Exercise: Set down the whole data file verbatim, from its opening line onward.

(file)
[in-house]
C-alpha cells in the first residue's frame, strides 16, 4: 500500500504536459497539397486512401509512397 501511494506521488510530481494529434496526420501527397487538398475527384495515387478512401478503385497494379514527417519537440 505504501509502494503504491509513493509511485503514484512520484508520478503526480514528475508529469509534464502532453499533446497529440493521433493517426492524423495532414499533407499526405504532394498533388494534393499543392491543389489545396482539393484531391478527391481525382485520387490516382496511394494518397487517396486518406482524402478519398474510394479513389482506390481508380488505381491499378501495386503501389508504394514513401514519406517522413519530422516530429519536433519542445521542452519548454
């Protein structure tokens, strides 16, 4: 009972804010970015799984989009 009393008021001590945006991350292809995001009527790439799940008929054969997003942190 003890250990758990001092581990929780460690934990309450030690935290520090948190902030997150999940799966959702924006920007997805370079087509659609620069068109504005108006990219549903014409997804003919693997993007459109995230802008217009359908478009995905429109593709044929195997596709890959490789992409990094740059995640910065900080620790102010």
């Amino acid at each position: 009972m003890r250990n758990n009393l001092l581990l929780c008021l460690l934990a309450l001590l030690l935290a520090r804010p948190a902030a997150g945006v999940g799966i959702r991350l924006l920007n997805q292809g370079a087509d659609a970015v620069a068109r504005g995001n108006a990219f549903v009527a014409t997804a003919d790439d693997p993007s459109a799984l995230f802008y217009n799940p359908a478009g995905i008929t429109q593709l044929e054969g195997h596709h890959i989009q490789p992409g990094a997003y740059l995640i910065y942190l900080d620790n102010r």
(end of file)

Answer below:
[in-house]
C-alpha cells in the first residue's frame, strides 16, 4: 500500500504536459497539397486512401509512397 501511494506521488510530481494529434496526420501527397487538398475527384495515387478512401478503385497494379514527417519537440 505504501509502494503504491509513493509511485503514484512520484508520478503526480514528475508529469509534464502532453499533446497529440493521433493517426492524423495532414499533407499526405504532394498533388494534393499543392491543389489545396482539393484531391478527391481525382485520387490516382496511394494518397487517396486518406482524402478519398474510394479513389482506390481508380488505381491499378501495386503501389508504394514513401514519406517522413519530422516530429519536433519542445521542452519548454
């Protein structure tokens, strides 16, 4: 009972804010970015799984989009 009393008021001590945006991350292809995001009527790439799940008929054969997003942190 003890250990758990001092581990929780460690934990309450030690935290520090948190902030997150999940799966959702924006920007997805370079087509659609620069068109504005108006990219549903014409997804003919693997993007459109995230802008217009359908478009995905429109593709044929195997596709890959490789992409990094740059995640910065900080620790102010």
């Amino acid at each position: 009972m003890r250990n758990n009393l001092l581990l929780c008021l460690l934990a309450l001590l030690l935290a520090r804010p948190a902030a997150g945006v999940g799966i959702r991350l924006l920007n997805q292809g370079a087509d659609a970015v620069a068109r504005g995001n108006a990219f549903v009527a014409t997804a003919d790439d693997p993007s459109a799984l995230f802008y217009n799940p359908a478009g995905i008929t429109q593709l044929e054969g195997h596709h890959i989009q490789p992409g990094a997003y740059l995640i910065y942190l900080d620790n102010r």